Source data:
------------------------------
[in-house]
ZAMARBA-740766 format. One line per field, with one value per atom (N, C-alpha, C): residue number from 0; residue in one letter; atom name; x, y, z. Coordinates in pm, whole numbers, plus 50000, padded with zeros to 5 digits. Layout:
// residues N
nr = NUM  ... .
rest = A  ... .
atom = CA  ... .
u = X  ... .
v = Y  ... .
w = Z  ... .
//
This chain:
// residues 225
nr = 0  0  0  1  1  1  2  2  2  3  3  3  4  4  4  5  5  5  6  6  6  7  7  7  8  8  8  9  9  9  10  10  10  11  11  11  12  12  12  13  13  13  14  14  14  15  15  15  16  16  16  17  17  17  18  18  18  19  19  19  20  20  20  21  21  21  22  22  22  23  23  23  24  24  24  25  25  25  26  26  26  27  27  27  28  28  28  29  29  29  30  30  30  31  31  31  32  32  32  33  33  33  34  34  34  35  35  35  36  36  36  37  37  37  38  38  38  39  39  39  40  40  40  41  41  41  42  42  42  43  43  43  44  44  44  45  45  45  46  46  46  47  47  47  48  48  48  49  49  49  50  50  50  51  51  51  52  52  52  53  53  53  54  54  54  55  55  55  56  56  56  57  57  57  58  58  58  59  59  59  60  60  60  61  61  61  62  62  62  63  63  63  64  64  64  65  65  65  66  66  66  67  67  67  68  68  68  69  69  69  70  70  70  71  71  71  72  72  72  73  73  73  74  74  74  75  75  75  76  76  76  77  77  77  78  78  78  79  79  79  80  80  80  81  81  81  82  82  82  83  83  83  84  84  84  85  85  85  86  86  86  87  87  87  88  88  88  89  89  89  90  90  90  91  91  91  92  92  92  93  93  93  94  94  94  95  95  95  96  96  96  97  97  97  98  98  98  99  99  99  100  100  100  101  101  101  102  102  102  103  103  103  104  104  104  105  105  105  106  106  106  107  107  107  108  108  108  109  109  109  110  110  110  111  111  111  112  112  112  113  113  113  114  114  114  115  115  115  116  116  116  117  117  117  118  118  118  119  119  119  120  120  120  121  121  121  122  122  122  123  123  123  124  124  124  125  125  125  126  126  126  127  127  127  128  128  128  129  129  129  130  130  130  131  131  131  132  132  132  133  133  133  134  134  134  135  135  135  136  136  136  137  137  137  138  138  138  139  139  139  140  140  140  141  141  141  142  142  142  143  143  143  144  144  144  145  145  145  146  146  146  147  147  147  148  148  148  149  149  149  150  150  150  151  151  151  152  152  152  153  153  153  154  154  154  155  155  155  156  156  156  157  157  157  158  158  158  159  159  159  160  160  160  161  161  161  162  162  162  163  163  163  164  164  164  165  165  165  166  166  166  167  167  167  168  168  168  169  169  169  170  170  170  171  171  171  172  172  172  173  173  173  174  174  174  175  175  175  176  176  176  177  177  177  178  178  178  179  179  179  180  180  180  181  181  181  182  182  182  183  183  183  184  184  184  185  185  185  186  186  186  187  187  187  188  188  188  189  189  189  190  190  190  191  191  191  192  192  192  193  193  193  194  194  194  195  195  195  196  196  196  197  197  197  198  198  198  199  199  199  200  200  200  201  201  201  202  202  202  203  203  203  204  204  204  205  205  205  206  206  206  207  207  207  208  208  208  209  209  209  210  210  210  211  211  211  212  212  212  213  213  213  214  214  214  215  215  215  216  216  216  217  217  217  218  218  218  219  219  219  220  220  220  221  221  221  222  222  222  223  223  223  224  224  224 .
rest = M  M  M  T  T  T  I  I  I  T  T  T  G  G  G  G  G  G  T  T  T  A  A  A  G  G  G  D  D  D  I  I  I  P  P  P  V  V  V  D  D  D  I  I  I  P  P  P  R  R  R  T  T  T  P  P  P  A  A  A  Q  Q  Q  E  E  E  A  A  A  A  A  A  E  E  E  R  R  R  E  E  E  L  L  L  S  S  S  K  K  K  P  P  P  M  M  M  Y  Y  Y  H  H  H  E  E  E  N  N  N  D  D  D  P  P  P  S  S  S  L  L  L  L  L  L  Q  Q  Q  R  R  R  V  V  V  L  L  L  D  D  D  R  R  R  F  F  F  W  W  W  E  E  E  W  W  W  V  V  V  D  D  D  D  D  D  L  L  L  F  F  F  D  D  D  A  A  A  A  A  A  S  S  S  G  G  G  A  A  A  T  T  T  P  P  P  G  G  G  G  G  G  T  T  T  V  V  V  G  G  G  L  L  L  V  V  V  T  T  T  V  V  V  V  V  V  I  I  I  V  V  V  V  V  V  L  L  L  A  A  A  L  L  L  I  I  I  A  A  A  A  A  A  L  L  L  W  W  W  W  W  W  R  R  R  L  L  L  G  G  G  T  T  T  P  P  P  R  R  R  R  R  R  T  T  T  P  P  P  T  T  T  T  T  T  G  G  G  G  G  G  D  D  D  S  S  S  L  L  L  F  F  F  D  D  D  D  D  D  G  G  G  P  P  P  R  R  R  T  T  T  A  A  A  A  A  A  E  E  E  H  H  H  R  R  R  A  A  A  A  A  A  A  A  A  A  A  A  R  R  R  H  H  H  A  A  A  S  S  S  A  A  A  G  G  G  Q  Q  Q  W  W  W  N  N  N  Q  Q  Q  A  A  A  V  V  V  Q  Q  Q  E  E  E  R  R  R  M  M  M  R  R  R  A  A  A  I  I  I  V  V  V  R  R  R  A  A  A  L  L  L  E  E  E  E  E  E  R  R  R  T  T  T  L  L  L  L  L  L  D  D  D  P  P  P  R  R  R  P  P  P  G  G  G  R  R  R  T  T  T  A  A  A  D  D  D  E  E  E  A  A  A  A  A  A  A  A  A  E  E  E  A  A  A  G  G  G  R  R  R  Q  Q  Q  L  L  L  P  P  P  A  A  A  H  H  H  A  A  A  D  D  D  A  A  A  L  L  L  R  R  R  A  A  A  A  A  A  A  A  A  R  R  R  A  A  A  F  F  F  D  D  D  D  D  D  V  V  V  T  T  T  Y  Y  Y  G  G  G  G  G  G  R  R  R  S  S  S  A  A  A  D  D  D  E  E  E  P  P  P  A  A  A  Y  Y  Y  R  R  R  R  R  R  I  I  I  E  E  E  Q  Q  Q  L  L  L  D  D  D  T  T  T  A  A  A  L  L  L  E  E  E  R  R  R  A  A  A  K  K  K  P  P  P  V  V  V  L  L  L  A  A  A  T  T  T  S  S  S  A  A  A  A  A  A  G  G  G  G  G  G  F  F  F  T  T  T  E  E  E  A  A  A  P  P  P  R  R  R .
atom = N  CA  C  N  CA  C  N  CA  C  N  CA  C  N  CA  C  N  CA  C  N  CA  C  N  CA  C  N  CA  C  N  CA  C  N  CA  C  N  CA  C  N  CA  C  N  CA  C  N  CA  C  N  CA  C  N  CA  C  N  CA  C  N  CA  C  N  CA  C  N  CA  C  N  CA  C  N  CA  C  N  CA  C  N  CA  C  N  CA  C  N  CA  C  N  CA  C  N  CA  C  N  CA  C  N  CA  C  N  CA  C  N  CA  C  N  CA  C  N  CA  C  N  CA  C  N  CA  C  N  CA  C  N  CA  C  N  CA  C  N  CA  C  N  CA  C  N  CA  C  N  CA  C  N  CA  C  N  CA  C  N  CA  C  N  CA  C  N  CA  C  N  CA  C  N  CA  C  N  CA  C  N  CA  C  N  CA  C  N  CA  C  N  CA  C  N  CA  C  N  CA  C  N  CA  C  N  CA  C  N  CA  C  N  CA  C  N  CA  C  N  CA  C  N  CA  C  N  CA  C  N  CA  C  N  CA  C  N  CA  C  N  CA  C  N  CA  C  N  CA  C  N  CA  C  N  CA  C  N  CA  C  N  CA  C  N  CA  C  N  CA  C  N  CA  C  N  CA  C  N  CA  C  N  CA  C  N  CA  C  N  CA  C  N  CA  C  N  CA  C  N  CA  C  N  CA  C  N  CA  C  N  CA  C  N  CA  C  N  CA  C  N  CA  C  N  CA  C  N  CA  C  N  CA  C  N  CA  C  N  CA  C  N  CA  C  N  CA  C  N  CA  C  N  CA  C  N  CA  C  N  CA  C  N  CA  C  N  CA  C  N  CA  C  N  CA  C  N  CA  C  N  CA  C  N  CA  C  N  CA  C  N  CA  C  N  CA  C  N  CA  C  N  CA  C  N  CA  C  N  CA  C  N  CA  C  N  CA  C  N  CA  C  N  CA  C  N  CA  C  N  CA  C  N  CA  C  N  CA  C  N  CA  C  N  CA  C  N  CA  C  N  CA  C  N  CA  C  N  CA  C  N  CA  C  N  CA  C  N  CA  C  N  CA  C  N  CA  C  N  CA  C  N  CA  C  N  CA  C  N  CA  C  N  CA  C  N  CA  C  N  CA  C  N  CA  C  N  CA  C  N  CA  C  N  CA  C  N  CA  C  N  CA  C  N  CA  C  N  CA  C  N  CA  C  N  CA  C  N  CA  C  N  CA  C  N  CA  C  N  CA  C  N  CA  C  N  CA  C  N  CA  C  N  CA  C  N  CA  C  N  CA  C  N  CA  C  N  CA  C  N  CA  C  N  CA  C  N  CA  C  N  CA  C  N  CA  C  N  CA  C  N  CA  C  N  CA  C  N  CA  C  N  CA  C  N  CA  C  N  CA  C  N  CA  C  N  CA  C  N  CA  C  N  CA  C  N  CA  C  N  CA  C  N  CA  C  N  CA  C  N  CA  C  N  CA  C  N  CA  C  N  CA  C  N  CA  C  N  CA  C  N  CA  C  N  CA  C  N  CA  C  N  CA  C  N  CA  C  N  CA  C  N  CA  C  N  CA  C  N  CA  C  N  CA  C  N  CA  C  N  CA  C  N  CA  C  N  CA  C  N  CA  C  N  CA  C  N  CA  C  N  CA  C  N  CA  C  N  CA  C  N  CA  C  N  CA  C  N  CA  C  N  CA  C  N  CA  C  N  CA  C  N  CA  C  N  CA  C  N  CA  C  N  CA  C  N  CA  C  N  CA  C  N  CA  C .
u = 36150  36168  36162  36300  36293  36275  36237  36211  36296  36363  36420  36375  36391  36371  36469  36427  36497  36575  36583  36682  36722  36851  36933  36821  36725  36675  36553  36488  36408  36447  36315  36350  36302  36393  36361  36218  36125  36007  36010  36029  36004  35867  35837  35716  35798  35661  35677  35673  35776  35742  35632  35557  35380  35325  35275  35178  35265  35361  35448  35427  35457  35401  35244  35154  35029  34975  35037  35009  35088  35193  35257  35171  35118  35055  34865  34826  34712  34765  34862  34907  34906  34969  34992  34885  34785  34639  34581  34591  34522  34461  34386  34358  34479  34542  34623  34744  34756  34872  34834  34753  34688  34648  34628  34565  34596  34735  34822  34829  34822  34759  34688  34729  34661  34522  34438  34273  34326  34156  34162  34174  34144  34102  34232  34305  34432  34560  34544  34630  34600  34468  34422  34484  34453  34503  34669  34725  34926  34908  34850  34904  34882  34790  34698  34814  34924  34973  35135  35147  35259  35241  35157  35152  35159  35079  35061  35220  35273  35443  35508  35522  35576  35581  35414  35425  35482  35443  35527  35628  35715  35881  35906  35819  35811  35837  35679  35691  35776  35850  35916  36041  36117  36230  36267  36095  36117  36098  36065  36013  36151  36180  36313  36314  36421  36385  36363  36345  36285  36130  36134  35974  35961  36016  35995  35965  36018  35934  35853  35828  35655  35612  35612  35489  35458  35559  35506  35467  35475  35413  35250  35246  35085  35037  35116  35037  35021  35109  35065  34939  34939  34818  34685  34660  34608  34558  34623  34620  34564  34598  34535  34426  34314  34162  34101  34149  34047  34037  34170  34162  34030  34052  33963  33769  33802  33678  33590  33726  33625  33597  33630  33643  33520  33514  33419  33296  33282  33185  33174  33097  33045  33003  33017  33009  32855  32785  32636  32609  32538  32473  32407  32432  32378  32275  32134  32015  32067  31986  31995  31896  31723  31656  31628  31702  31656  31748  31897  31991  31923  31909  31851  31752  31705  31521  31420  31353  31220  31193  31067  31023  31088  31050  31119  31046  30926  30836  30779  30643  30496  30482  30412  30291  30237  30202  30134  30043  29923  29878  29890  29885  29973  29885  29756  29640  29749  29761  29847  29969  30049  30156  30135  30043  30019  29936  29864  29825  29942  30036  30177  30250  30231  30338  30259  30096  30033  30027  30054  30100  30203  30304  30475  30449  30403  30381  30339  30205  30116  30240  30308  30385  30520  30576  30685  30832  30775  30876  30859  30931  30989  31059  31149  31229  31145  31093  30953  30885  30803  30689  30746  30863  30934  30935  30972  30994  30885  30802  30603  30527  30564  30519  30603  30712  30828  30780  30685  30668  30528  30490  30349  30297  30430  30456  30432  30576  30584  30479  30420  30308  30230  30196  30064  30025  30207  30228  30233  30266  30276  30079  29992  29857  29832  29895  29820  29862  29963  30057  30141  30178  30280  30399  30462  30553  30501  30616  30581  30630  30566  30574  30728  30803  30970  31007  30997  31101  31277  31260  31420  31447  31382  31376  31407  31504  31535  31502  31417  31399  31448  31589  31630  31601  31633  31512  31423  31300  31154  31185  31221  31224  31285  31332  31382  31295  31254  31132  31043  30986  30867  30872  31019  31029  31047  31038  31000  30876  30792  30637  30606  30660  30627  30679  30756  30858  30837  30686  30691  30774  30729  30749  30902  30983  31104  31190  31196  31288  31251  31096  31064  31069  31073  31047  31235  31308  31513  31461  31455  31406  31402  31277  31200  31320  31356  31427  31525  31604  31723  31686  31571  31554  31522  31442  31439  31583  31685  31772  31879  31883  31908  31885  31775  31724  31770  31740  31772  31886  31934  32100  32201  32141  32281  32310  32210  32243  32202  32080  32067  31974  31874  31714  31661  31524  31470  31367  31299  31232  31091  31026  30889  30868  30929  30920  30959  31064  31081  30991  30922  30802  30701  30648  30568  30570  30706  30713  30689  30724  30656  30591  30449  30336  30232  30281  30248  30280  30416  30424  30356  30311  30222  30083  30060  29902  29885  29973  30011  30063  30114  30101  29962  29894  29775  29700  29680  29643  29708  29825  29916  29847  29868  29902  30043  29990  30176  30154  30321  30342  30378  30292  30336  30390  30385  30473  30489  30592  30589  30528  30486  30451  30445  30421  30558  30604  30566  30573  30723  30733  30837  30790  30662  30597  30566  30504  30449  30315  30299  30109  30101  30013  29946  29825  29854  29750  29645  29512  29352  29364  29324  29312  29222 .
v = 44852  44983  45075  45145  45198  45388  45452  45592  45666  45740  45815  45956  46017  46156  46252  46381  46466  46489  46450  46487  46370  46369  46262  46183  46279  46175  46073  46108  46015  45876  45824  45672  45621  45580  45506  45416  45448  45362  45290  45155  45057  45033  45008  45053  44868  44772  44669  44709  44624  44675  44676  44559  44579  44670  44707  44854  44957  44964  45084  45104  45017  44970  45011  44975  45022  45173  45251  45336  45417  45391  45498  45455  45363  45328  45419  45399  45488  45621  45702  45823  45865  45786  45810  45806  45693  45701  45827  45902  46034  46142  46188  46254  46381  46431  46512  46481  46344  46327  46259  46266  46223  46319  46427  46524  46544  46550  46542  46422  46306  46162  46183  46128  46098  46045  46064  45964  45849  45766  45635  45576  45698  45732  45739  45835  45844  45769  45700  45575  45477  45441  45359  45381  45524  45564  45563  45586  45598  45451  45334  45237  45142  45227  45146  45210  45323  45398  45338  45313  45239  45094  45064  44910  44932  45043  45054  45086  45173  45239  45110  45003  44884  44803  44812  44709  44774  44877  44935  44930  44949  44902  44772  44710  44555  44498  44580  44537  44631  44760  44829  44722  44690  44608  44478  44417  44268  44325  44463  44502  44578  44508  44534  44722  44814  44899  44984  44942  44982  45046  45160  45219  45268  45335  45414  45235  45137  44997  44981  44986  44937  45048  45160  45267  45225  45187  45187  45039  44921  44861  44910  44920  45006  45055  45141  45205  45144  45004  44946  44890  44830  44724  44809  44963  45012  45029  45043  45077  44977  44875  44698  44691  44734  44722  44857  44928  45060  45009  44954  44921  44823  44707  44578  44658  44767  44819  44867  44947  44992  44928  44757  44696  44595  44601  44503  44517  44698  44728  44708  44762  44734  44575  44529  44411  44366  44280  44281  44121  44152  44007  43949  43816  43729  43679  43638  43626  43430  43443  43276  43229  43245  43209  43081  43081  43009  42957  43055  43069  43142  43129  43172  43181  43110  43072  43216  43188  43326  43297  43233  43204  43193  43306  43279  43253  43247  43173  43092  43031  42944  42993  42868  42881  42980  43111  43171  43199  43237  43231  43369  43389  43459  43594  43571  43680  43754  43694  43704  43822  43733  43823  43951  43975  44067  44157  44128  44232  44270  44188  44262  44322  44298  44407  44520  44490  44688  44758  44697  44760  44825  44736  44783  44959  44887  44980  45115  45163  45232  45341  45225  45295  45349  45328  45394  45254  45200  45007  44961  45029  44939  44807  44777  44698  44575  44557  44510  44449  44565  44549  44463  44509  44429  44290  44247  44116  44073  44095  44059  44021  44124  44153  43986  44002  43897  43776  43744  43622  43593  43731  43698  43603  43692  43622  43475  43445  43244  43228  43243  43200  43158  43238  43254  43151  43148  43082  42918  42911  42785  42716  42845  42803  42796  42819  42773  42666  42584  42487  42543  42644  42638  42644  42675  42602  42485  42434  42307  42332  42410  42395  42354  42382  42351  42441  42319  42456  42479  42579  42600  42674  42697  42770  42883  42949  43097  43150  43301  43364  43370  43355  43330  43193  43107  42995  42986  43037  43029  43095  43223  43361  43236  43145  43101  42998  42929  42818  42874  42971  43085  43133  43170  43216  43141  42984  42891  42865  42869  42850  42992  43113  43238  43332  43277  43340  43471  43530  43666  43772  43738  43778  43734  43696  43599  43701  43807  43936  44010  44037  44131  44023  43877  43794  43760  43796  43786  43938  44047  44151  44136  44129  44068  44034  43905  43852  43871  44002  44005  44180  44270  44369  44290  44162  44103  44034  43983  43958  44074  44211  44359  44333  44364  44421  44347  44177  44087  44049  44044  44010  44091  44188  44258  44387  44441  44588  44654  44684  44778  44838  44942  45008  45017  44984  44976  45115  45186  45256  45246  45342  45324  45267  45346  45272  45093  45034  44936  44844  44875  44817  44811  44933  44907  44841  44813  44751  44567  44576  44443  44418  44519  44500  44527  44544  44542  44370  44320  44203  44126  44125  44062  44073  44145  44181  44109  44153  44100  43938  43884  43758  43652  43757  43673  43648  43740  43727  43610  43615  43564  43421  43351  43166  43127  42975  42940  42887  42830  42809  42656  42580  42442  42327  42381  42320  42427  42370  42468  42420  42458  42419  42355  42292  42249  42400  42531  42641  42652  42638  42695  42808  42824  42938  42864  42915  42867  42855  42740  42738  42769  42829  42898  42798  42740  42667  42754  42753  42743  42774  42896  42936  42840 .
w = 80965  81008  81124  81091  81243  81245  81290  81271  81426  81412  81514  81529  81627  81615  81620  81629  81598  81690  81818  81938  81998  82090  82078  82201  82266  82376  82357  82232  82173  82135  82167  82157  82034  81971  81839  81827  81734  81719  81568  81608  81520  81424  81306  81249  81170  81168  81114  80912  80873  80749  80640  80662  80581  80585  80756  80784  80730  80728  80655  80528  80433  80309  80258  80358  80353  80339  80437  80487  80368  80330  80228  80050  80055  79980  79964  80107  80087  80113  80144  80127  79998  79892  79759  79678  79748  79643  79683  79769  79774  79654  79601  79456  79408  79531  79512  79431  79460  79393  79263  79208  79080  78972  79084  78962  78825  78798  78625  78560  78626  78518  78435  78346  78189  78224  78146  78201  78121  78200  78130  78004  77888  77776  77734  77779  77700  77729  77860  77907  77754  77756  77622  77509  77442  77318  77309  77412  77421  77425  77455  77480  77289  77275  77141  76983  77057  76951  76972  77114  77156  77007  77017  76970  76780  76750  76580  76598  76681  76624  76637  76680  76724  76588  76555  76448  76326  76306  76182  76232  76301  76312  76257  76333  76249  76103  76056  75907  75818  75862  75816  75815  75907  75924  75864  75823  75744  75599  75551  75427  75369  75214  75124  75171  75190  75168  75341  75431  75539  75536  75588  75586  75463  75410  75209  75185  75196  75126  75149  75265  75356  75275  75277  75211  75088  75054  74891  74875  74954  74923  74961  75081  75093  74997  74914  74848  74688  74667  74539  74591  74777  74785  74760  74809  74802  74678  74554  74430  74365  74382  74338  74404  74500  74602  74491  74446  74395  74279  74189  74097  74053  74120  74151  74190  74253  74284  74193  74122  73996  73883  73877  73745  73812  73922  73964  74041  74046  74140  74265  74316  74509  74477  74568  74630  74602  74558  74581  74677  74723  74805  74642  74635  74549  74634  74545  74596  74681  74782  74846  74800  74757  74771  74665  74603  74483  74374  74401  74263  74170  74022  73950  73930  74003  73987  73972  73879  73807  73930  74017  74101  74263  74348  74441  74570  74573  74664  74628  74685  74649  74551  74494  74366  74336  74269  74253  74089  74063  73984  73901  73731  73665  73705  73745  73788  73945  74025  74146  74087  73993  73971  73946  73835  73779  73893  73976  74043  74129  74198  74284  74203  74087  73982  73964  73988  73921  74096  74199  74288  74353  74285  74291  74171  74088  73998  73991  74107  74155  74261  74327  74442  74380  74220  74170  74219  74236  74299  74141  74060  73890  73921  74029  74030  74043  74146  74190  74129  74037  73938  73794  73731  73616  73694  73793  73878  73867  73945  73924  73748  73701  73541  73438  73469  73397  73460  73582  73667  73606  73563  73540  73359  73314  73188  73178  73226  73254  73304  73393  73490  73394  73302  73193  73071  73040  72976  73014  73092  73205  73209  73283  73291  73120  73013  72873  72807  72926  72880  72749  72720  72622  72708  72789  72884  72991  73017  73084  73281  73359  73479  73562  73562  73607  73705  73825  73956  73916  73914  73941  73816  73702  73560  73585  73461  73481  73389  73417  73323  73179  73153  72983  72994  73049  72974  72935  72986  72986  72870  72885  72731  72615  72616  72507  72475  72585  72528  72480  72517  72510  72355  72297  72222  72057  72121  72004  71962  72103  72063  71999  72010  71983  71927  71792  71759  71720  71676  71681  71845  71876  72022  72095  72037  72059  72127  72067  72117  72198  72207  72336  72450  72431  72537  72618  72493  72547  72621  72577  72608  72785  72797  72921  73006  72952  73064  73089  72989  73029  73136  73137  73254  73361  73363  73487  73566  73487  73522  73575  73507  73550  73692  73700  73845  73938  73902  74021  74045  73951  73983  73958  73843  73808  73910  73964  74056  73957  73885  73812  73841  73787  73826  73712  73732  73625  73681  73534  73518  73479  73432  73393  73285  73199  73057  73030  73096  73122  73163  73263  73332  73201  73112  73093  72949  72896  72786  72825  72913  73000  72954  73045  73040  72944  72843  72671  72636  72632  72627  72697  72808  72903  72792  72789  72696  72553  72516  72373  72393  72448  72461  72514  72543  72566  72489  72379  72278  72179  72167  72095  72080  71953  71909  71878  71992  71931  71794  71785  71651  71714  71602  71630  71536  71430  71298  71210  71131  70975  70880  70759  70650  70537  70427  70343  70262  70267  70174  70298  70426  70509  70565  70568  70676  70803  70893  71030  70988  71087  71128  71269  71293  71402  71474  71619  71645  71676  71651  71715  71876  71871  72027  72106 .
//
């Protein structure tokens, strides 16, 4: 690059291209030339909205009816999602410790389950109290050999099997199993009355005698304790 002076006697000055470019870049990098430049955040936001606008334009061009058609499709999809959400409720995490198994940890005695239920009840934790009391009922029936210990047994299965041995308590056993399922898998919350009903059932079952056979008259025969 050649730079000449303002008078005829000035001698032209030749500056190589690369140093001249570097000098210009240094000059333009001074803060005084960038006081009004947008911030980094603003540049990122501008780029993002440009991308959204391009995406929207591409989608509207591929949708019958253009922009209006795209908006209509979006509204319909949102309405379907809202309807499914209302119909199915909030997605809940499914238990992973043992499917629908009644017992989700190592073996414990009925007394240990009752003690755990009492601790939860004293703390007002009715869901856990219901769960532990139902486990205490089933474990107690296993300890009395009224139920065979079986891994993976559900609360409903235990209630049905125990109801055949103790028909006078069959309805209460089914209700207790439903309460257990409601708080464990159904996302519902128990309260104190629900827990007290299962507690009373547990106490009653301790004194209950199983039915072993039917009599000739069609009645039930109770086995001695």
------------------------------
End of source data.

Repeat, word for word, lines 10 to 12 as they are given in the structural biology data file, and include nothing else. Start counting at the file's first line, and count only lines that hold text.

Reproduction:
//
This chain:
// residues 225